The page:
In recent times, social media has shifted workplace dynamics by becoming an increasingly used tool for organisations to expand their business, but there are also employment-related issues that need to be addressed.
With the limitless commercial potential, including opportunities to increase client base, branding, advertising and even recruiting staff, coupled with the growing trend of smart phones, organisations can extend their reach beyond the usual ‘9–5’ business hours, in turn making the business and its employees accessible 24/7.
However, the use of social media is not without risk. The accelerated use of social media is blurring the line between what constitutes actions in the workplace and what is considered ‘personal’. Use of social media outside the workplace may negatively impact the employer’s business and has resulted in employers having to determine the appropriate level of restriction or, as the case may be, the appropriate level of encouragement (of course under confined guidelines).
What are the risks?
The risks associated with poorly managed or non-existent management of social media use are numerous. Not only can there be issues with decreased productivity, which would be at the forefront of many employer’s minds, there are also concerns surrounding inappropriate conduct that can negatively impact on brands or may lead to bullying and harassment and disclosure of confidential information (whether deliberate or not) and even defamation.
Further, there are risks associated with disciplining employees who inappropriately use social media on a ‘personal’ level. Out-of-hours conduct through the use of social media can have a destructive impact on businesses especially when comments and posts can become viral in a matter of seconds.
Example 1: In O’Keefe v Williams Muir’s Pty Ltd T/A Troy Williams The Good Guys  FWA 5311 (11 August 2011), the Tribunal rejected a disgruntled employee’s unfair dismissal application despite the Facebook comments posted by the employee were out of hours and on his home computer. The employee posted a disparaging comment about the employer, which was read by work colleagues. The employer dismissed the employee who argued that his Facebook page made no reference to his employer and only 70 people could access the comment. The employer submitted that 40% of his staff were female and that the language used in the comment amounted to harassment and was threatening to his female staff.
Example 2: In Dover-Ray v Real Insurance Pty Ltd  FWA 8544 (5 November 2011), the Tribunal rejected an employee’s unfair dismissal claim, after she was dismissed following a disparaging blog about the employer on her MySpace page in which she called management ‘witch hunters’ and ‘corrupt’, alleged that the company’s values were ‘absolute lies’ and revealed confidential information about the investigation. The employer requested that the employee show cause and remove the blog but she refused to do so. The employee argued only her friends could access the material; however, some of those included work colleagues. The Commissioner said ‘it is enough that her “friends” included other employees of Real because (even if it had such a restriction) it could reasonably be expected that a document of such controversy would be circulated within the workplace’. The Tribunal found that writing the blog and the employee’s failure to take it down, were valid reasons to terminate her employment.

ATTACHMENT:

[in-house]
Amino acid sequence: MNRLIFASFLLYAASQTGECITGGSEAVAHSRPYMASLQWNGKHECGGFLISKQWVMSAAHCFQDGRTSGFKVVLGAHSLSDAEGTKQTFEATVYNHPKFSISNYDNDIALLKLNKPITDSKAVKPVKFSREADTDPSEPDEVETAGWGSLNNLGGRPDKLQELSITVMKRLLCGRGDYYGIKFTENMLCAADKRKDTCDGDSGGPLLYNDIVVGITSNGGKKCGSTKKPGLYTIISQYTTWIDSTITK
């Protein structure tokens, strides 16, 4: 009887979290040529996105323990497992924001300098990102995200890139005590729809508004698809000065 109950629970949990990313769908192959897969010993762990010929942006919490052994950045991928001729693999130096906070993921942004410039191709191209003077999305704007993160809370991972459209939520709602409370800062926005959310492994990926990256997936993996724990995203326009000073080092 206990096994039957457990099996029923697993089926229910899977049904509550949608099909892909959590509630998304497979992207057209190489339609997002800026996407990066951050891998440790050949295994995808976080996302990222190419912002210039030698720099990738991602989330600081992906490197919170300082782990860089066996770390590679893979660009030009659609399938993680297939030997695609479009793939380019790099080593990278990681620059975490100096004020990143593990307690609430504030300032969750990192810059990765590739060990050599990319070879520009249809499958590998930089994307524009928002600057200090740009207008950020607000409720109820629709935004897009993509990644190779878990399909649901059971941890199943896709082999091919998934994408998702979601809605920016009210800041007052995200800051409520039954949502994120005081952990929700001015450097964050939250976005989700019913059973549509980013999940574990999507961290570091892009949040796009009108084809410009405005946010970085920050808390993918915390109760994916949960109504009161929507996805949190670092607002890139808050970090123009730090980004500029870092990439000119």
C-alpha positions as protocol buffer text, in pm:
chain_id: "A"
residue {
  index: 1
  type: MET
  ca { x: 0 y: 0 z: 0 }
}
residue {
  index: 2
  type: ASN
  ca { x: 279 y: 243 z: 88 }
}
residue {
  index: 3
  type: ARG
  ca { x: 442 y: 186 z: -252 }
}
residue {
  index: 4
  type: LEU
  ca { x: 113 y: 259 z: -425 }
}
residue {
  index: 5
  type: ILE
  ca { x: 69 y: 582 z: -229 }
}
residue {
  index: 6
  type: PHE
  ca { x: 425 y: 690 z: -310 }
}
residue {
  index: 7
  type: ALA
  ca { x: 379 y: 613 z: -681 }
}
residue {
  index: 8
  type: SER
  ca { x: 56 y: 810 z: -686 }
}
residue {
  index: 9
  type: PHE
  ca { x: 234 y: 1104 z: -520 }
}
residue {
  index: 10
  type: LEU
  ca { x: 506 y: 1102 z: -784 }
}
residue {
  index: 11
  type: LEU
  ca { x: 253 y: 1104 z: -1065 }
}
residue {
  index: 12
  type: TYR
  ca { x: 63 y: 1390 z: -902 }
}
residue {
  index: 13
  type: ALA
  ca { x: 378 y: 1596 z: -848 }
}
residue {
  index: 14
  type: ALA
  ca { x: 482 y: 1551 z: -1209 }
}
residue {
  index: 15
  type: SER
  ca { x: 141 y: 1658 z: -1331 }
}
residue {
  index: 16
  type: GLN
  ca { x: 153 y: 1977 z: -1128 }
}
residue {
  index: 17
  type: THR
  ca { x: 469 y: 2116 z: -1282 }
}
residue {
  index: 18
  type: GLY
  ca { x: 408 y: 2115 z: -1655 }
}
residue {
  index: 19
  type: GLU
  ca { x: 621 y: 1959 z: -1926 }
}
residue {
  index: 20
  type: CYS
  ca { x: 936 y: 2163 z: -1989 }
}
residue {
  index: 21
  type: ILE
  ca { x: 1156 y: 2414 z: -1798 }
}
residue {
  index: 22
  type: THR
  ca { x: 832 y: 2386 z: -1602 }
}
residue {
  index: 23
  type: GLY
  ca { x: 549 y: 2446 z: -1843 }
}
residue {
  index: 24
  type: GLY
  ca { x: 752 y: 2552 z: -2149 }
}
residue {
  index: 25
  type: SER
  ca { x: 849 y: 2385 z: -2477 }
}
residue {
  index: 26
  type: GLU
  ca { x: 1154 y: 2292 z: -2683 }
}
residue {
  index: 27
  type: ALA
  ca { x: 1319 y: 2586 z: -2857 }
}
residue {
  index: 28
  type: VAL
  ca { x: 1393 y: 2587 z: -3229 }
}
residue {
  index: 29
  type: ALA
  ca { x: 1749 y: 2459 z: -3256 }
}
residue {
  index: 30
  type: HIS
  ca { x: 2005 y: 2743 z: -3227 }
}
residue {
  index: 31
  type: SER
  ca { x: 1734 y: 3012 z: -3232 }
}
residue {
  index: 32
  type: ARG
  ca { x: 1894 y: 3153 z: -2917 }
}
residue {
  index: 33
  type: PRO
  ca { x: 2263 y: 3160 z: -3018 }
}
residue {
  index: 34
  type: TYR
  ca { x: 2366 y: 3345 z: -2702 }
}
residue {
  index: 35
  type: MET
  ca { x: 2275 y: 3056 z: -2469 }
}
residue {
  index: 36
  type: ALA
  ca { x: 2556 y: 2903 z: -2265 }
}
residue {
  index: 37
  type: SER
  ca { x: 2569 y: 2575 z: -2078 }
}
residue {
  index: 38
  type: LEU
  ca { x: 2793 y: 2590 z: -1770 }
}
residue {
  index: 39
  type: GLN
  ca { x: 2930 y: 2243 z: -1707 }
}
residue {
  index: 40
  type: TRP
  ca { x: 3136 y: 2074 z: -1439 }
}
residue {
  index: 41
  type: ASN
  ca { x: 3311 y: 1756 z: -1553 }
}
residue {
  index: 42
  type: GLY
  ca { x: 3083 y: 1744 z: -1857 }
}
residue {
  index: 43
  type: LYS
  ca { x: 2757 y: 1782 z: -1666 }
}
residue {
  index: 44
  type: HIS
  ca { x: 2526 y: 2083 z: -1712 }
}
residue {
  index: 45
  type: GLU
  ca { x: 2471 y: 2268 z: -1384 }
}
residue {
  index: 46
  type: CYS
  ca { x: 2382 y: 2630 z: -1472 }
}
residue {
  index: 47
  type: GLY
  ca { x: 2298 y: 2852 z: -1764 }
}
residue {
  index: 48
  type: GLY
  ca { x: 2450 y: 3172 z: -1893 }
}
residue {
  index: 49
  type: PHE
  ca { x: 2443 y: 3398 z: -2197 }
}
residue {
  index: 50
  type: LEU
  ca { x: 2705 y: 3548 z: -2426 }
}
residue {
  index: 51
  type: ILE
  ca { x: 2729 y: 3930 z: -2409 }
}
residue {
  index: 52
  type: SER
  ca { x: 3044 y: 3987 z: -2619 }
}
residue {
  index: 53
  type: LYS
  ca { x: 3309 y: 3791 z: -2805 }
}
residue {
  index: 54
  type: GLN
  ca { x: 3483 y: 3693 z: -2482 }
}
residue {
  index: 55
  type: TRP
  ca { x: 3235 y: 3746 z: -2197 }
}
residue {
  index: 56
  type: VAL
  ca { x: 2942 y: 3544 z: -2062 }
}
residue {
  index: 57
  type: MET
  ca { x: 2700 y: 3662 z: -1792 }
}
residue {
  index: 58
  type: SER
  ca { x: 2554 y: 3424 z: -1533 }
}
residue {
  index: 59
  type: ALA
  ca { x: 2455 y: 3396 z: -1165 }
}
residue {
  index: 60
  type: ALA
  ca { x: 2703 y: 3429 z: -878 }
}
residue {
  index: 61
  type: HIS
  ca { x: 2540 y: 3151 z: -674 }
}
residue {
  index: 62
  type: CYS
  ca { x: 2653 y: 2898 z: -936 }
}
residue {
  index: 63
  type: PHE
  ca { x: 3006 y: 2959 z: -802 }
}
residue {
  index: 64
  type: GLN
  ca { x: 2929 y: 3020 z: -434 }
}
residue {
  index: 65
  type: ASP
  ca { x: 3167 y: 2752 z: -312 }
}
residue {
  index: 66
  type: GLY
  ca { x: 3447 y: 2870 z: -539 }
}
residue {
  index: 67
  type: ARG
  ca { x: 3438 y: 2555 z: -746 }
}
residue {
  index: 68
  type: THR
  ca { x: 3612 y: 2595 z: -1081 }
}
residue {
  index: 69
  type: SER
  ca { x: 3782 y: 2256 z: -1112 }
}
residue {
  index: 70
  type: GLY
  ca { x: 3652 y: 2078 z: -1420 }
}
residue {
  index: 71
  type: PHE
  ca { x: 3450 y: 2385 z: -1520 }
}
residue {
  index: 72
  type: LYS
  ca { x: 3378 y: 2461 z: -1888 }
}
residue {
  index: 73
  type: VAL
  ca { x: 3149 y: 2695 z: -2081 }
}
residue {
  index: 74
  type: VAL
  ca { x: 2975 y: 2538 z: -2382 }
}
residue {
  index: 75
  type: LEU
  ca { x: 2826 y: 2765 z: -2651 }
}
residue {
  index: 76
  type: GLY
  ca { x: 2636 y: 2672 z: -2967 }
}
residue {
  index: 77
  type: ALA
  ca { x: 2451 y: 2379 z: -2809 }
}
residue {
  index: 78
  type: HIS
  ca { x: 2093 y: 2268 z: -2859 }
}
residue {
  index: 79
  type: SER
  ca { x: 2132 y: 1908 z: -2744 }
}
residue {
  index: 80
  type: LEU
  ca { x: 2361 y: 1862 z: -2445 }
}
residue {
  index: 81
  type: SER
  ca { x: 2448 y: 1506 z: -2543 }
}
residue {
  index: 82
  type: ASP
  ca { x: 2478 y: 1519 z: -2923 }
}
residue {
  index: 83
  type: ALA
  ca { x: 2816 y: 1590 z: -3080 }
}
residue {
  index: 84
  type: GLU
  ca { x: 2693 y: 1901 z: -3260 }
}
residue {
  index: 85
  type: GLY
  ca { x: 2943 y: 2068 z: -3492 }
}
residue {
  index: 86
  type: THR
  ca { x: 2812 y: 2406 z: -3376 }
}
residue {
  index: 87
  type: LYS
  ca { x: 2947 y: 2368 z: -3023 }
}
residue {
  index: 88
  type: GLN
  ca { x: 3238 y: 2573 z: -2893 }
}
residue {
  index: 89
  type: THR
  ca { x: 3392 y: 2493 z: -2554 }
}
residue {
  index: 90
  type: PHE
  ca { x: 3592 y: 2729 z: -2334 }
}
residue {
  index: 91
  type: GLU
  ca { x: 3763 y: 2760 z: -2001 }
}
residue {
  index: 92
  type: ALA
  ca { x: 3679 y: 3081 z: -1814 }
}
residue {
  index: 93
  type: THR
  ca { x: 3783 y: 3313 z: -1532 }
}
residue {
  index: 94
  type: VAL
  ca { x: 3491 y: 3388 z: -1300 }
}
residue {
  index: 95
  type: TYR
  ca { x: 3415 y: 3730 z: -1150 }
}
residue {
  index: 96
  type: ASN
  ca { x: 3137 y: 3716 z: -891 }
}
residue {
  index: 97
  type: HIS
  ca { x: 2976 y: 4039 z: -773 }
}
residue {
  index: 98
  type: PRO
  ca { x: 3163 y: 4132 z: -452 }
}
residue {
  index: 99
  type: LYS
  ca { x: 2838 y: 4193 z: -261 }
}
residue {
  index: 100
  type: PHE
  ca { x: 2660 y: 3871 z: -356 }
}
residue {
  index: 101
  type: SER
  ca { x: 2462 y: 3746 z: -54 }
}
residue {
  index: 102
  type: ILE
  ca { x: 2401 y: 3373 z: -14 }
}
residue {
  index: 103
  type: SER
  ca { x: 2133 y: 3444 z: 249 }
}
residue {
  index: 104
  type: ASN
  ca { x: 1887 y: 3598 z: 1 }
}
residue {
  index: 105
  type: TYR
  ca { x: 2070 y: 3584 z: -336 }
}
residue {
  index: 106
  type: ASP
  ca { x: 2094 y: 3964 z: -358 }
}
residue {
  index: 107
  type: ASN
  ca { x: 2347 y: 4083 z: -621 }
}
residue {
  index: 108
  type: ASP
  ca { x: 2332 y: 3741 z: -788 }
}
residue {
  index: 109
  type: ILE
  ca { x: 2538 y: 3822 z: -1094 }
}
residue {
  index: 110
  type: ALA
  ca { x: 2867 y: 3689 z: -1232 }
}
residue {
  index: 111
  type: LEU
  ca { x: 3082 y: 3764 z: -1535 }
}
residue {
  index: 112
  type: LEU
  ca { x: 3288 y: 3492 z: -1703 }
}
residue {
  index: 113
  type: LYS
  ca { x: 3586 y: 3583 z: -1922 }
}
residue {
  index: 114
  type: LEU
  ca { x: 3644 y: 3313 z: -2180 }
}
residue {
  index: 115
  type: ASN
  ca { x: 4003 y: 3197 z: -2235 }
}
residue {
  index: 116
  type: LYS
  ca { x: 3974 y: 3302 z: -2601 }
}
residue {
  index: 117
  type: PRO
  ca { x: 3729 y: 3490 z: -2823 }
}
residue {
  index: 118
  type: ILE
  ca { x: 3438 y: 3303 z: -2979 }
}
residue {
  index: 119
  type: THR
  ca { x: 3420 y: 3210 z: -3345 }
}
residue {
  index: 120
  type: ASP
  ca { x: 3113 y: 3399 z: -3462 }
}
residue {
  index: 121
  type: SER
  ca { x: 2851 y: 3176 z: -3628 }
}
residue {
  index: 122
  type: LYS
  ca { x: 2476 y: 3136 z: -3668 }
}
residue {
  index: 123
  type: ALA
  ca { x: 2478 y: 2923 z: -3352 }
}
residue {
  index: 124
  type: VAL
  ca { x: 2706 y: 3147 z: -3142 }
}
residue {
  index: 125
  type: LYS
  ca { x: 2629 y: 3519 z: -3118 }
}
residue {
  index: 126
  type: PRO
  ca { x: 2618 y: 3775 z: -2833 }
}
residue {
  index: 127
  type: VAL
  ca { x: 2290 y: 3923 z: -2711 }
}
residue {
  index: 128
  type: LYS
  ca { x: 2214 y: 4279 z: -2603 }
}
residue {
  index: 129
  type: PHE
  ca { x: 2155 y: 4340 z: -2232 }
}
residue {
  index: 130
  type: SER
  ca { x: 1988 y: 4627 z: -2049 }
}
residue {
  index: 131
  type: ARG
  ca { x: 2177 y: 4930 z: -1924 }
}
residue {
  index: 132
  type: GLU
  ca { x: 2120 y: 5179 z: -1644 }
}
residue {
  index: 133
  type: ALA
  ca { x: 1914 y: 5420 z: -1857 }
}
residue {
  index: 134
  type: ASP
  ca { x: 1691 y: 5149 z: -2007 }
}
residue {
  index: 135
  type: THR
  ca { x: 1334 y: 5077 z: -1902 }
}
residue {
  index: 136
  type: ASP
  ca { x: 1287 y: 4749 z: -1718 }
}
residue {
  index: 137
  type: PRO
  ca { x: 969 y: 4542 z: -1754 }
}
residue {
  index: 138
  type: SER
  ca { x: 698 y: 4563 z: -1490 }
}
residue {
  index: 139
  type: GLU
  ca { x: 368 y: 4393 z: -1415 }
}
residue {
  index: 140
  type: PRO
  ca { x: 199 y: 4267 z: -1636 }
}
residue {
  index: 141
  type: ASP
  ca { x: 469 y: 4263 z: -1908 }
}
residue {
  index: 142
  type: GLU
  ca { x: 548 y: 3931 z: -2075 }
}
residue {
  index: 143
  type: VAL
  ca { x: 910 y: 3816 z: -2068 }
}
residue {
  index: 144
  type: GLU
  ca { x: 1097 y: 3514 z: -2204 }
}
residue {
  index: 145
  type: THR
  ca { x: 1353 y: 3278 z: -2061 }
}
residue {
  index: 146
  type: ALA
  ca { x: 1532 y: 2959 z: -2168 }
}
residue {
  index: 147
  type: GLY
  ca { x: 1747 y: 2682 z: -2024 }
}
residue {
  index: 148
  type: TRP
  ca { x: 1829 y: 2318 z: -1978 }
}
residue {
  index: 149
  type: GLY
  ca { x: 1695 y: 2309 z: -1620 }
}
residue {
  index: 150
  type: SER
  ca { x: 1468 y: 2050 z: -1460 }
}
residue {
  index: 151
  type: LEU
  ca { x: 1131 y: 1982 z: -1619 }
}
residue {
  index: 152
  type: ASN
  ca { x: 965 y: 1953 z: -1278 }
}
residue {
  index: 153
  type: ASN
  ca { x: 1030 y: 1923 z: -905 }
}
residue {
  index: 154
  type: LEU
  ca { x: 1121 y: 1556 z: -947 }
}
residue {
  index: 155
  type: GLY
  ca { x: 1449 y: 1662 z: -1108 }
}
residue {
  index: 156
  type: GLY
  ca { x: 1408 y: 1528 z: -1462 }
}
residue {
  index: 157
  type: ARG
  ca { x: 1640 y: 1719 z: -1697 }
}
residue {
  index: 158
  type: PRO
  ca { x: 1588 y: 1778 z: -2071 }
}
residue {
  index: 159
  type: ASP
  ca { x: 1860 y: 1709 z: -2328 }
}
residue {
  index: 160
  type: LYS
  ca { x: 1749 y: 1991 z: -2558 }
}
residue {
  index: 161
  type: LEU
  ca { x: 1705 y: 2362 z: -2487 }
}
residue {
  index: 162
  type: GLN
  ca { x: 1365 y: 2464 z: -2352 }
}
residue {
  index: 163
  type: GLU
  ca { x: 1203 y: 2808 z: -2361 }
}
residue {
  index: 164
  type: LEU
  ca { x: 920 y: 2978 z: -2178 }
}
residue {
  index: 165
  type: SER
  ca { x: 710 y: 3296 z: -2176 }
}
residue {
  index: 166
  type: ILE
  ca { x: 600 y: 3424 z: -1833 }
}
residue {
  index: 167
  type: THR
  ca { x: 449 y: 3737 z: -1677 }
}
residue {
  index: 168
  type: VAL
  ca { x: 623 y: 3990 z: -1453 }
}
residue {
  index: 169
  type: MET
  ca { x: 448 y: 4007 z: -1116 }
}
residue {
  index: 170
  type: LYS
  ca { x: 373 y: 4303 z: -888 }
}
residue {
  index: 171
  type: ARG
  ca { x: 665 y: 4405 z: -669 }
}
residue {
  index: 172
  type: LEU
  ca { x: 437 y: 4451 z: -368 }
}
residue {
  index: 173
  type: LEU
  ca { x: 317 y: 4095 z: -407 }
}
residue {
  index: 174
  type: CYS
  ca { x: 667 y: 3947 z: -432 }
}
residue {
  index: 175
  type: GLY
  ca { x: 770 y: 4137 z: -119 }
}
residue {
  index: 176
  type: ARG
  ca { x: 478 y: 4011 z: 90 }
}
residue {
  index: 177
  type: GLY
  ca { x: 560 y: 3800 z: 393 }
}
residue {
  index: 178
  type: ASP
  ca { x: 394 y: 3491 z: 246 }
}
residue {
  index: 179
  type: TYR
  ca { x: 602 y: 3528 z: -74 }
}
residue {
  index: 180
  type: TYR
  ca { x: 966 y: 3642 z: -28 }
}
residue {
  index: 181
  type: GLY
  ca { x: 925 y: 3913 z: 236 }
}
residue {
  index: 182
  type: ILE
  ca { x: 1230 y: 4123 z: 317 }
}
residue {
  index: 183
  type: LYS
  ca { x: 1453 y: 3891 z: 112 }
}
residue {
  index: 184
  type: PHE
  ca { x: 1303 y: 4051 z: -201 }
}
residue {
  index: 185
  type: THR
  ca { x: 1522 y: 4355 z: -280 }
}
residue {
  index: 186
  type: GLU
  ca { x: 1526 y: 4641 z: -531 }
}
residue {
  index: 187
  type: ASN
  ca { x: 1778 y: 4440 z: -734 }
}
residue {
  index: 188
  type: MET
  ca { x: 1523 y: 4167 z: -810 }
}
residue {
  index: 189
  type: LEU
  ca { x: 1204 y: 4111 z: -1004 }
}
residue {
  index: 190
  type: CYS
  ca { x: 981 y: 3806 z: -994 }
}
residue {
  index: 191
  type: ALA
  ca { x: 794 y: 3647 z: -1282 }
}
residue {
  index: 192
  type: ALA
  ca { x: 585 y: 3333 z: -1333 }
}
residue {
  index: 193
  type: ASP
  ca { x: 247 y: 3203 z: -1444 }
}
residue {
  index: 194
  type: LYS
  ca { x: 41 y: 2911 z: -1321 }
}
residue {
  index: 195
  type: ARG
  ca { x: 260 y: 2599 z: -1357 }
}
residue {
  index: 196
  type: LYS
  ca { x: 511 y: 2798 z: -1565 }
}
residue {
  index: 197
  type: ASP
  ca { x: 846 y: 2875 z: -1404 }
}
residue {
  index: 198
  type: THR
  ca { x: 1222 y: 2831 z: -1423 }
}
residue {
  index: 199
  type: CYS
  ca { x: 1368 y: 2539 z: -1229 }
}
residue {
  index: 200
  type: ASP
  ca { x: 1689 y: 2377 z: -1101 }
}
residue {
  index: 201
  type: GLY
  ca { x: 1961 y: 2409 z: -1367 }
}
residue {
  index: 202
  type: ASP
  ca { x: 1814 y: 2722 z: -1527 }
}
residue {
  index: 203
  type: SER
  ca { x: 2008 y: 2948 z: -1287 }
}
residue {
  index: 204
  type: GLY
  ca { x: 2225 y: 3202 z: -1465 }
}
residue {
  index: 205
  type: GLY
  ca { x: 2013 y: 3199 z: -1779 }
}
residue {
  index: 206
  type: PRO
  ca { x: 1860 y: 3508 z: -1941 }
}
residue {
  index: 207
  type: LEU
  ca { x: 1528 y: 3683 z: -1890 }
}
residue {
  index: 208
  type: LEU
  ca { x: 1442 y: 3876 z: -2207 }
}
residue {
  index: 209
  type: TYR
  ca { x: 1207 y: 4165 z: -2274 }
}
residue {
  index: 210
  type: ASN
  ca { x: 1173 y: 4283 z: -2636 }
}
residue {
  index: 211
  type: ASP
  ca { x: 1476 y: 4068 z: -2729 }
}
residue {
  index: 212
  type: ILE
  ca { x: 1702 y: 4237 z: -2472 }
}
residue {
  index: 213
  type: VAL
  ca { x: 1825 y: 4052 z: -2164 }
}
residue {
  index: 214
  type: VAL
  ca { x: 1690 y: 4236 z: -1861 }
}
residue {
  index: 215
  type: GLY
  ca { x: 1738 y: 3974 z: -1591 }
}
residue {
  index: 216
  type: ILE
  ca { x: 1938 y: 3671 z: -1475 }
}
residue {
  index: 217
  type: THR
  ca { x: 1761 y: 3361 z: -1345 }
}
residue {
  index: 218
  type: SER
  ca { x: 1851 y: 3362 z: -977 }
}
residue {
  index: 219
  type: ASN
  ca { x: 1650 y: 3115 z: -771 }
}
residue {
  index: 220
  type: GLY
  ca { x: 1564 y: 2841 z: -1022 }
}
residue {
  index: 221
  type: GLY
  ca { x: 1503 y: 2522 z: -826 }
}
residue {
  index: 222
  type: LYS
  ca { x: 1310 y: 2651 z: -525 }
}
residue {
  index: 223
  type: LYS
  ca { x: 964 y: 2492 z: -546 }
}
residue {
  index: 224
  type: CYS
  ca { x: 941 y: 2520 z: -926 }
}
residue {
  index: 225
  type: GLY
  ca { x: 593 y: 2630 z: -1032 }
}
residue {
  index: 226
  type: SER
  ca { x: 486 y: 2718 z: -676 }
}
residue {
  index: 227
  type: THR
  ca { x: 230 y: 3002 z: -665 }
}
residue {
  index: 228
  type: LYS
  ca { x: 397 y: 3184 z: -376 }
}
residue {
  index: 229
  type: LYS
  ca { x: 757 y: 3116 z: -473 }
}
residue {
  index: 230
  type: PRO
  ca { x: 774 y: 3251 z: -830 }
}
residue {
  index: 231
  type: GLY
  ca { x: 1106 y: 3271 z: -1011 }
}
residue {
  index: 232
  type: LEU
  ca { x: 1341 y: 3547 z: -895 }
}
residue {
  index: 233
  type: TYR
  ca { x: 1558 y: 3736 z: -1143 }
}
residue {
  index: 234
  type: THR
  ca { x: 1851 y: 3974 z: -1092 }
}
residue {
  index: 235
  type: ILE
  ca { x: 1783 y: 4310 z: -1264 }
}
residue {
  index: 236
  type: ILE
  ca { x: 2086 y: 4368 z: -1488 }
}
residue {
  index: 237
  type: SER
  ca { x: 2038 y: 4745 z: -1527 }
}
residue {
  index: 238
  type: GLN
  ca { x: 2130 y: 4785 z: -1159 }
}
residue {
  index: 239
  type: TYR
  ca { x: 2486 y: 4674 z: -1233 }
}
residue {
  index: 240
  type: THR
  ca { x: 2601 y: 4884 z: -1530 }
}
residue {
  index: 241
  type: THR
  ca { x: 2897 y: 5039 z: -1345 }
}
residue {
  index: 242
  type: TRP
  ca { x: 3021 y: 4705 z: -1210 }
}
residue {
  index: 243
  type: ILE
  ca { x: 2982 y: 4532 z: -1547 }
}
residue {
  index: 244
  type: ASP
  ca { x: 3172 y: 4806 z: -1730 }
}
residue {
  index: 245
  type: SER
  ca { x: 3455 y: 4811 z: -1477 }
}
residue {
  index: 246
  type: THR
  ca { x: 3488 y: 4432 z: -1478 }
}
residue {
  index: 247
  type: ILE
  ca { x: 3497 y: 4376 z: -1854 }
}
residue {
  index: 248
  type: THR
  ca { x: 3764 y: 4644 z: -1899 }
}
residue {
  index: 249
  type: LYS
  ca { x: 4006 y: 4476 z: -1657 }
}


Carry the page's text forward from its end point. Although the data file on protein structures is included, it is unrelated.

Example 3: By contrast, in O’Connor v Outdoor Creations Pty Ltd  FWA 3081 (24 May 2011), the Tribunal held that an employee was unfairly dismissed due to lack of evidence of excessive social media use during work hours. The employee was working out his notice period when the employer accessed his work computer and discovered he had been excessively engaging in Google Mail’s chat service during working hours. The employer summarily dismissed the employee on the grounds of theft as he was accepting payment for work without completing any during his ‘chat’ time. Excessive use was denied by the employee. Because neither party provided independent evidence about the use of the internet during working hours, the Commissioner stated that while the ‘excessive use of the internet for personal purposes may constitute misconduct there is insufficient evidence to establish that [the employee] was in fact guilty of misconduct’. Further, the employer did not put the allegation to the employee for response.
What should employers do?
It is clear that with the risks employers face, they need to focus on how they can legally and reasonably control employee’s access to social media to prevent any damage to their business. To combat the risks of inappropriate social media use, businesses should adopt a social media policy that provides strict guidelines on the use of social media at the workplace and out of hours, and outlines employees’ responsibilities including in relation to bullying and harassment and confidentiality.
The policy should be aligned with other business policies and should include:
- a definition of inappropriate use
- the employer’s expectations around social media in the workplace and acknowledgement that comments made in private accounts out of hours may result in disciplinary action — employees need to acknowledge that what they may perceive as their personal posts or comments are not necessarily private and may still be considered related to their work
- a clear statement that an expectation of privacy is non-existent if there is a sufficient connection to the workplace and that access will be monitored (if available and in accordance with the relevant surveillance legislation.
- reiteration of obligations around the use of confidential information.
- clearly set out consequences of inappropriate social media use.
[Note: This is for information purposes only. It does not purport to be comprehensive or to render legal advice.]